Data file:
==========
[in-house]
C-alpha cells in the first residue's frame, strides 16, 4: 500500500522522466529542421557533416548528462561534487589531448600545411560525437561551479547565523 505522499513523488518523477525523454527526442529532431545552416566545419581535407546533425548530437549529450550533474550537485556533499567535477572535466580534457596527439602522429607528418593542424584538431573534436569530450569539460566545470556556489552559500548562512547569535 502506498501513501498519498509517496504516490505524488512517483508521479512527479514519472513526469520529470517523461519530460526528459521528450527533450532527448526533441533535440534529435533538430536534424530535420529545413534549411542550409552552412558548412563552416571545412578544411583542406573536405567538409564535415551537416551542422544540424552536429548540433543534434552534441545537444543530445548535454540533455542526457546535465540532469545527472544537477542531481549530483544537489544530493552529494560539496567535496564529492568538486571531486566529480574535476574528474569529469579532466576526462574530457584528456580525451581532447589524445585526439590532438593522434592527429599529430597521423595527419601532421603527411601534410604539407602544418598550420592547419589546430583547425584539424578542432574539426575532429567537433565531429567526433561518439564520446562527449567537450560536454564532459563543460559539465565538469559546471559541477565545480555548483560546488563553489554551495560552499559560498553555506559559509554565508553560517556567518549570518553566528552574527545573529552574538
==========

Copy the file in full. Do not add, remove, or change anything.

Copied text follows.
[in-house]
C-alpha cells in the first residue's frame, strides 16, 4: 500500500522522466529542421557533416548528462561534487589531448600545411560525437561551479547565523 505522499513523488518523477525523454527526442529532431545552416566545419581535407546533425548530437549529450550533474550537485556533499567535477572535466580534457596527439602522429607528418593542424584538431573534436569530450569539460566545470556556489552559500548562512547569535 502506498501513501498519498509517496504516490505524488512517483508521479512527479514519472513526469520529470517523461519530460526528459521528450527533450532527448526533441533535440534529435533538430536534424530535420529545413534549411542550409552552412558548412563552416571545412578544411583542406573536405567538409564535415551537416551542422544540424552536429548540433543534434552534441545537444543530445548535454540533455542526457546535465540532469545527472544537477542531481549530483544537489544530493552529494560539496567535496564529492568538486571531486566529480574535476574528474569529469579532466576526462574530457584528456580525451581532447589524445585526439590532438593522434592527429599529430597521423595527419601532421603527411601534410604539407602544418598550420592547419589546430583547425584539424578542432574539426575532429567537433565531429567526433561518439564520446562527449567537450560536454564532459563543460559539465565538469559546471559541477565545480555548483560546488563553489554551495560552499559560498553555506559559509554565508553560517556567518549570518553566528552574527545573529552574538